BAGHDAD, Iraq -- A French-educated finance minister and a former London physician emerged Monday as the top candidates to be Iraq's next prime minister after the clergy-backed Shiite Muslim alliance failed to get the necessary majority of votes to control the legislature.
The prominence of urbane, moderate, Western-oriented figures appeared designed to counter concern in Washington that Iran's influence will grow in Iraq after a Shiite-dominated government takes power -- even though the ultimate decision may rest with a reclusive elderly cleric.
Meanwhile, violence continued, with roadside bombs on Monday killing a U.S. soldier and three Iraqi National Guard troops. Officials also said insurgents blew up an oil pipeline near Kirkuk and killed two senior police officers in Baghdad.
Adel Abdul-Mahdi, the interim finance minister, and Ibrahim al-Jaafari, the interim vice president, were said to be the leading candidates for prime minister as backroom trading for the top posts in the new government began in earnest Monday.
The Kurds, who are poised to become kingmakers in the new Iraq, have already said they want Jalal Talabani, a secular Sunni Kurd and leader of the Patriotic Union of Kurdistan, to be Iraq's next president, a largely ceremonial post. The Shiites may seek a deal with the Kurds to back Talabani for president in return for Kurdish support for their prime ministerial choice.
The Kurds, who comprise about 15 percent of Iraq's population, have demanded the new constitution legalize Kurdish self-rule in the north. They also want an end to what they call "Arabization" of northern areas where most of the Arabs are Sunni Muslims.
But the Shiites know they must move carefully, particularly if they want to extend a hand to the minority Sunni Arabs to form an inclusive government and tame a virulent insurgency.
Many Sunni Arabs, who make up about 20 percent of the population, stayed home on election day, either out of fear of violence or to support a boycott call by radical clerics opposed to the U.S. military.
Iranian Foreign Minister Kamel Kharrazi welcomed the results of the Jan. 30 elections and said his country expected Iraq's Shiite Muslim majority to work with the country's other ethnic groups.
"Certainly it is promotion of democracy and in that respect we welcome that," Kharrazi said Monday during a visit to Hungary. "We hope there will be very good relations between Iran and the future government of Iraq."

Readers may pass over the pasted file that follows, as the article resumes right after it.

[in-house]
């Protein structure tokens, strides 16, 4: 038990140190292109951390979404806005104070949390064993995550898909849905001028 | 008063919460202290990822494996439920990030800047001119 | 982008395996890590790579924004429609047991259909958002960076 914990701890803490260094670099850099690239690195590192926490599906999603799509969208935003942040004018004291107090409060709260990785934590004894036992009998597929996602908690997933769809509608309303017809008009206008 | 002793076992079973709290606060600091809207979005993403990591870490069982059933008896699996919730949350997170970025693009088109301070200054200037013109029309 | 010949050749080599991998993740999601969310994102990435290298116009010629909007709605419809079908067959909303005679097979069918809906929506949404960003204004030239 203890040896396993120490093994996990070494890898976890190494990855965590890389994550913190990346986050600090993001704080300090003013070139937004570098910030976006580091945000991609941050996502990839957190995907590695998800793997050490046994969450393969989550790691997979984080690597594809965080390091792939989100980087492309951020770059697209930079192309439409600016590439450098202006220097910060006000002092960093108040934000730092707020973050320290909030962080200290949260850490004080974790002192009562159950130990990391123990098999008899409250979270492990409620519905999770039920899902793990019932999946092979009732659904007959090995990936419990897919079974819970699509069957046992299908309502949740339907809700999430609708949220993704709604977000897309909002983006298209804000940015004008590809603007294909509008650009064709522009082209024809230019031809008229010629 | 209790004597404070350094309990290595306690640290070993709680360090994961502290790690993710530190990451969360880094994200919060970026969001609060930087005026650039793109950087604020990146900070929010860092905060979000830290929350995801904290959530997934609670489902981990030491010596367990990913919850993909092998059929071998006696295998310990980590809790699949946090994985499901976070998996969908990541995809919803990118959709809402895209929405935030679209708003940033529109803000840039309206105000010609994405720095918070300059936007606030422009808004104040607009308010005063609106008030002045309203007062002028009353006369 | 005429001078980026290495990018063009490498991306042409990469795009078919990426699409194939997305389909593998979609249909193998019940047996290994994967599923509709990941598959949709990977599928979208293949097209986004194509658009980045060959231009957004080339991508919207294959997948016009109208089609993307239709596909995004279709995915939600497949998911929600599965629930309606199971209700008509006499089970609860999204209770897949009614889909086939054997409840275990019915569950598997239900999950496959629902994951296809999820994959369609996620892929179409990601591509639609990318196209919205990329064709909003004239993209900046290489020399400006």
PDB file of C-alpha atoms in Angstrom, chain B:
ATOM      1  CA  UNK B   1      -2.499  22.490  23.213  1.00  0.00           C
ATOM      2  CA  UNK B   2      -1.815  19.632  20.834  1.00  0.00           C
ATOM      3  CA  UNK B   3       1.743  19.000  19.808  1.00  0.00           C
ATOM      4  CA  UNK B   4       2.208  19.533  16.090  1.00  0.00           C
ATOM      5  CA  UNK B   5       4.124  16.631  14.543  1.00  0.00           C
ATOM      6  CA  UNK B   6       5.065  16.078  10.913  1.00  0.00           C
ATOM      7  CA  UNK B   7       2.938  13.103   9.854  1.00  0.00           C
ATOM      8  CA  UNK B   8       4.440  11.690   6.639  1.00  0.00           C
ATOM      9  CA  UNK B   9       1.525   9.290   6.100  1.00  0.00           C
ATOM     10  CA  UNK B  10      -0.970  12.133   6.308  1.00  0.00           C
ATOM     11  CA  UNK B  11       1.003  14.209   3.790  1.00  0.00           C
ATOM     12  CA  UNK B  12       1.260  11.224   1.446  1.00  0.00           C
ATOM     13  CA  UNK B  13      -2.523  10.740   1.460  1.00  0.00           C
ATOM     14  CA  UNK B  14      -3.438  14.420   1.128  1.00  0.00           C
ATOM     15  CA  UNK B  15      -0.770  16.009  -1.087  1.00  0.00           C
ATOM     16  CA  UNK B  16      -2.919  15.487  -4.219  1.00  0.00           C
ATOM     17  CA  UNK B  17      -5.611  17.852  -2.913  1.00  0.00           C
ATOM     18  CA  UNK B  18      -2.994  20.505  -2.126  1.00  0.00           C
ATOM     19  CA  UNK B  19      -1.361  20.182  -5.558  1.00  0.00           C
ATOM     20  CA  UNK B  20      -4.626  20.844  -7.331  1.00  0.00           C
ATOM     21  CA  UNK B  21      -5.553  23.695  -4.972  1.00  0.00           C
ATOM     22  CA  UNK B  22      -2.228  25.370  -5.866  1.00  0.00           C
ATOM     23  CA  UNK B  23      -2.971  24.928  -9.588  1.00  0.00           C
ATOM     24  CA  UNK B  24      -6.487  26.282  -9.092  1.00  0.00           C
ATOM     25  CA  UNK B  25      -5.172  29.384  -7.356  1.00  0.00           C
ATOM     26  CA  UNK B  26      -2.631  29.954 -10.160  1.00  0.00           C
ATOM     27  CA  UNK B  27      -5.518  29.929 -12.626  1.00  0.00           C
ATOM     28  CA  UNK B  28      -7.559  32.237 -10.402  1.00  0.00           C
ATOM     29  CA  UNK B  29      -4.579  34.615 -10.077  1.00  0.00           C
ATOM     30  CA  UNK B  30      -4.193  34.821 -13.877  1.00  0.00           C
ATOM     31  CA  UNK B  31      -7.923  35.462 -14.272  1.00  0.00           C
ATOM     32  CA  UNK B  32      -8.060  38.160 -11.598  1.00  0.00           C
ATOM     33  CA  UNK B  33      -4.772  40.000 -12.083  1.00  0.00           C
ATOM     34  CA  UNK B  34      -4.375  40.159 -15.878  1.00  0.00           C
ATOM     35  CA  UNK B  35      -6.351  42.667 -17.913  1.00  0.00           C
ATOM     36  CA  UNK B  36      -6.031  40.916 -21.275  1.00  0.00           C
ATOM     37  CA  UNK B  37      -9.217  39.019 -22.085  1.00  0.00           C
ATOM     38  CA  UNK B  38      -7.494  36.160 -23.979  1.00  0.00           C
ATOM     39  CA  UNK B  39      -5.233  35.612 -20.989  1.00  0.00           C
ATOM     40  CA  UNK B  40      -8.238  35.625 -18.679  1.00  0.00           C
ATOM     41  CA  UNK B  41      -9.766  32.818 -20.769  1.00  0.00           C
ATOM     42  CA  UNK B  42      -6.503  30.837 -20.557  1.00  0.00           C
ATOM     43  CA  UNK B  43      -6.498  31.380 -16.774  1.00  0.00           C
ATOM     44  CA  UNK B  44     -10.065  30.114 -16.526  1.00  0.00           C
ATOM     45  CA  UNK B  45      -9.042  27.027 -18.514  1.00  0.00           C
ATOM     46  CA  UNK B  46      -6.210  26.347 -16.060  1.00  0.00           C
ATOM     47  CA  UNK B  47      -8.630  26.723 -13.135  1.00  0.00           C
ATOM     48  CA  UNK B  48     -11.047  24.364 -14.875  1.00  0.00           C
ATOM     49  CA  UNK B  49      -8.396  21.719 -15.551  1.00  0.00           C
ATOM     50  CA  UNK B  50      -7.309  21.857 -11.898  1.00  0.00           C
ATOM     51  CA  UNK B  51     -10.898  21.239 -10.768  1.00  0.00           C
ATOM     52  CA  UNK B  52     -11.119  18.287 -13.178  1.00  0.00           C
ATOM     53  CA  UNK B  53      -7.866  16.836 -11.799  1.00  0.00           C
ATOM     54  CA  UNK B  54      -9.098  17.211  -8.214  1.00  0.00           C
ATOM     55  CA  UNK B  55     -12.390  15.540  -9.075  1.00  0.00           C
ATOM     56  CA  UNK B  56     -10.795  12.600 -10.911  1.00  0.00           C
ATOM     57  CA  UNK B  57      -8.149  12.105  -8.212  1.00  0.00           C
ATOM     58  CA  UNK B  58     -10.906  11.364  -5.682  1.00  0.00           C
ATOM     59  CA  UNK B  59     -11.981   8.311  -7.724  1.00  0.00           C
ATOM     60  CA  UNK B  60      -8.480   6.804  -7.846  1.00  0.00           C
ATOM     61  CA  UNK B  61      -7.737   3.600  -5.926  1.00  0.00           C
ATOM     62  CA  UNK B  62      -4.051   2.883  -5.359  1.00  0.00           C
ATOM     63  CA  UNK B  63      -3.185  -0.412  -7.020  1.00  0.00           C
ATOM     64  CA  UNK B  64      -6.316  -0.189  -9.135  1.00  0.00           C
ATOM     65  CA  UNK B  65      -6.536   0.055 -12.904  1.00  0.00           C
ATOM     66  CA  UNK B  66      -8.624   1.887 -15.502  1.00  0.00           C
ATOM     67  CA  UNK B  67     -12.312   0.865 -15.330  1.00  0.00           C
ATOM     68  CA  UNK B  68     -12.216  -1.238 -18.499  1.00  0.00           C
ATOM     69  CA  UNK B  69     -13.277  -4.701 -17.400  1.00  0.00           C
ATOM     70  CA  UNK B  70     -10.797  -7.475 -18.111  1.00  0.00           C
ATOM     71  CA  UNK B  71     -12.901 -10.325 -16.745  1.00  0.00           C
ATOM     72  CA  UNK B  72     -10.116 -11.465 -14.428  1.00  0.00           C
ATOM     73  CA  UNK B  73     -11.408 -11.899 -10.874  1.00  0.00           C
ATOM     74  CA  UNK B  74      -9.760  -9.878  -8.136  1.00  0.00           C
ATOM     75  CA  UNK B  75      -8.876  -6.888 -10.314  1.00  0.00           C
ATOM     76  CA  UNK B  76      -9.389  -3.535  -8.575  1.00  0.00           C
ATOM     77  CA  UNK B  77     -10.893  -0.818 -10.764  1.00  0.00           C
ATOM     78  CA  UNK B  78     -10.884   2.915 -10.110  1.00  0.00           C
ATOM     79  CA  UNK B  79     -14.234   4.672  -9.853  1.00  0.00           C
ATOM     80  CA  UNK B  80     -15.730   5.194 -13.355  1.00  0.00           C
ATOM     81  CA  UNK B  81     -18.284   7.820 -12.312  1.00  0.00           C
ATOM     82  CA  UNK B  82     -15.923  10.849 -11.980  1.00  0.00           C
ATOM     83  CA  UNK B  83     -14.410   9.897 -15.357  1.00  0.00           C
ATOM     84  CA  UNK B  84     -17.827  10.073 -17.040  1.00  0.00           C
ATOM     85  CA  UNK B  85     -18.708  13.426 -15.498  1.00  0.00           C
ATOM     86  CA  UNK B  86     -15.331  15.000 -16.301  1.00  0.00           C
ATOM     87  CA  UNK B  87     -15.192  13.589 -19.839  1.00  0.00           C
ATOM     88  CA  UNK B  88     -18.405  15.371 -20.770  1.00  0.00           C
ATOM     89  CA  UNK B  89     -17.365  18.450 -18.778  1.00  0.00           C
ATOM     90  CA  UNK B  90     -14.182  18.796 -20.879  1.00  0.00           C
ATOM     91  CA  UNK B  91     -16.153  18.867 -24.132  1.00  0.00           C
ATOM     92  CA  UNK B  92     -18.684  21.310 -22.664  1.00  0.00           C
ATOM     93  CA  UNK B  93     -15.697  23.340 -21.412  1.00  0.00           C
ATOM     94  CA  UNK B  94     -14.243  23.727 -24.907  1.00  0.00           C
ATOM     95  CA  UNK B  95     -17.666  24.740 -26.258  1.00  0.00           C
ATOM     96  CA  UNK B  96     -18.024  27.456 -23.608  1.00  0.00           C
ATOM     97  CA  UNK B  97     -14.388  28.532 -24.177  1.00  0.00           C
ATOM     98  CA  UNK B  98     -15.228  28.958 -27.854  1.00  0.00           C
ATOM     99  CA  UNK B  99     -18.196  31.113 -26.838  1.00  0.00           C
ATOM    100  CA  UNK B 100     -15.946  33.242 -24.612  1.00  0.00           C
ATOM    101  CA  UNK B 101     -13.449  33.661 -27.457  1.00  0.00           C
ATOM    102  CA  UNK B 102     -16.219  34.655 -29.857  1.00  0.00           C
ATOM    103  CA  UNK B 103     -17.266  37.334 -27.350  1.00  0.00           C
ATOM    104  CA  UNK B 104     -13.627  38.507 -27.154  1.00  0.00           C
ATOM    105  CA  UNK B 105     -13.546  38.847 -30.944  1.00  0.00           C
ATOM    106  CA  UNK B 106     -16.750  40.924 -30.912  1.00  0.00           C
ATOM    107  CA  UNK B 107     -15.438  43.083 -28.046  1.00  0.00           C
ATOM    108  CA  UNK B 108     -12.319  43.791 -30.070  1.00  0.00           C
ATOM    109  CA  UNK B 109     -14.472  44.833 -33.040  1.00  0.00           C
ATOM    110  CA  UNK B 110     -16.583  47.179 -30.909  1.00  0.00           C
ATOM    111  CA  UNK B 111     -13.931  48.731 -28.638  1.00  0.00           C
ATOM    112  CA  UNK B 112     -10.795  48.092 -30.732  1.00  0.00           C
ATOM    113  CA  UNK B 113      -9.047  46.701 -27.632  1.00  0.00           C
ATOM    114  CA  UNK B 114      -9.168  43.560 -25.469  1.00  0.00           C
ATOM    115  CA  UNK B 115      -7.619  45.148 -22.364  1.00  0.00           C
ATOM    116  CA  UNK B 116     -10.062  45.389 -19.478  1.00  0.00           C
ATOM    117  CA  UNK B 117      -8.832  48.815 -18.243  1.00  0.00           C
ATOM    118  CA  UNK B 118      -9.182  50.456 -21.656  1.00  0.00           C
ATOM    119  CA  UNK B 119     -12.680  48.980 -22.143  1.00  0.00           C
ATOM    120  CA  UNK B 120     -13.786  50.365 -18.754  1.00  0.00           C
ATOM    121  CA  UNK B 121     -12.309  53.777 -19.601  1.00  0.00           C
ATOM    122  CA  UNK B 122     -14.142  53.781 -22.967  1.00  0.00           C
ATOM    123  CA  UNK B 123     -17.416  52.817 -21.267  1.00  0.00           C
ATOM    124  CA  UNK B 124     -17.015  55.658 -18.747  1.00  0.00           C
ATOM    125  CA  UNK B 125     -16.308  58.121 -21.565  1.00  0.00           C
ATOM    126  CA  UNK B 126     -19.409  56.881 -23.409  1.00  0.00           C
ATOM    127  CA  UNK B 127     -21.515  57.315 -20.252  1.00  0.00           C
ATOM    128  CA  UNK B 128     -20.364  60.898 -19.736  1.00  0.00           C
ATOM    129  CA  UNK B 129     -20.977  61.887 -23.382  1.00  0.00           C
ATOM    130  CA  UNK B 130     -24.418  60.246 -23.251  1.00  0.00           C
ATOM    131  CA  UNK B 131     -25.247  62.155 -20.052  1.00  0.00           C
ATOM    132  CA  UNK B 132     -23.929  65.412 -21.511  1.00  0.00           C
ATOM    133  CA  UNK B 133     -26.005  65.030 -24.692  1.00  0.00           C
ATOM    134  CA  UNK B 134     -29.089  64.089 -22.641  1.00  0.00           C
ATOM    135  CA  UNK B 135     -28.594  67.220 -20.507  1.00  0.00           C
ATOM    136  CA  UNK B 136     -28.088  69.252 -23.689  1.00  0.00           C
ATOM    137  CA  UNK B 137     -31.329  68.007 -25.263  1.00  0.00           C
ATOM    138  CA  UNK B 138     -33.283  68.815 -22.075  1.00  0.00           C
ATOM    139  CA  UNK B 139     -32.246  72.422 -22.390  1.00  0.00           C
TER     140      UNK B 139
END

Iran, though not Arab, is predominantly Shiite, and its government has close ties with many Iraqi Shiite leaders.
Kharrazi also said the elections in Iraq were an indication of changes in the region.
"So far, the Shiite population, although they are the majority, have been deprived of their rights," Kharrazi said. "Now, after this election, they have the majority, but this does now mean that they would neglect or deny the rights of the minorities."
Three other American soldiers were wounded Monday when the bomb detonated near their patrol outside the town of Baqouba, 35 miles northeast of Baghdad, the military said.
At least 1,461 members of the U.S. military have died since the beginning of the Iraq war in March 2003, according to an Associated Press count.
The election results for the National Assembly, announced Sunday, gave the clergy-backed United Iraqi Alliance 48 percent of the vote, the Kurdish alliance 26 percent, and the ticket led by interim Prime Minister Ayad Allawi, a secular Shiite who supported strong ties to Washington, only 14 percent.
The National Assembly's first task is to elect a president and two vice presidents by a two-thirds majority. The three then choose a new prime minister subject to assembly approval.
The parties that make up the alliance -- the Islamic Dawa Party, the Supreme Council for the Islamic Revolution in Iraq and former Pentagon protege Ahmad Chalabi's Iraqi National Congress -- huddled for talks to decide on a prime ministerial candidate.
Al-Jaafari was the Dawa Party's choice, while SCIRI nominated Abdul-Mahdi, said Humam Hamoudi, a spokesman for the United Iraqi Alliance. He said the alliance would decide today.
But it may ultimately be Grand Ayatollah Ali al-Sistani who decides. Al-Sistani's tacit endorsement is believed to have led to the Alliance's electoral victory. An official in al-Sistani's office said representatives from the alliance would visit the elderly cleric today but that he has not endorsed anyone.
Among other leading Shiites, Chalabi has also thrown his name into the contest for prime minister. Abdul-Aziz al-Hakim, a turbaned cleric who led the ticket and has close links with Iran, has said he's not interested in the job.
The French-educated Abdul-Mahdi, who was born in 1942 and is the son of a respected Shiite cleric, was a leading SCIRI politician before becoming the interim finance minister.
Al-Jaafari, a physician, was born in 1947 and lived in London before serving on the now-disbanded Iraqi Governing Council.
Allawi, the secular Shiite who ran the government for the last eight months, had been discussed as a compromise candidate, but his chances dimmed after his ticket finished a distant third. U.S. officials, speaking privately, have suggested he might get a vice presidential position with responsibility for security.
Alliance spokesman Hamoudi said the prime ministerial candidate would be chosen on his ability to unite the splintering population.
"We want the new government to be a joint government, which will include the other parties and political entities that did not participate in the elections," he said, a reference to the Shiites' determination to draw in Sunnis already alienated in postwar Iraq.
Election commission officials did not know when the new National Assembly would meet. Competitors have two more days to lodge complaints or dispute the results. So far, none have been registered.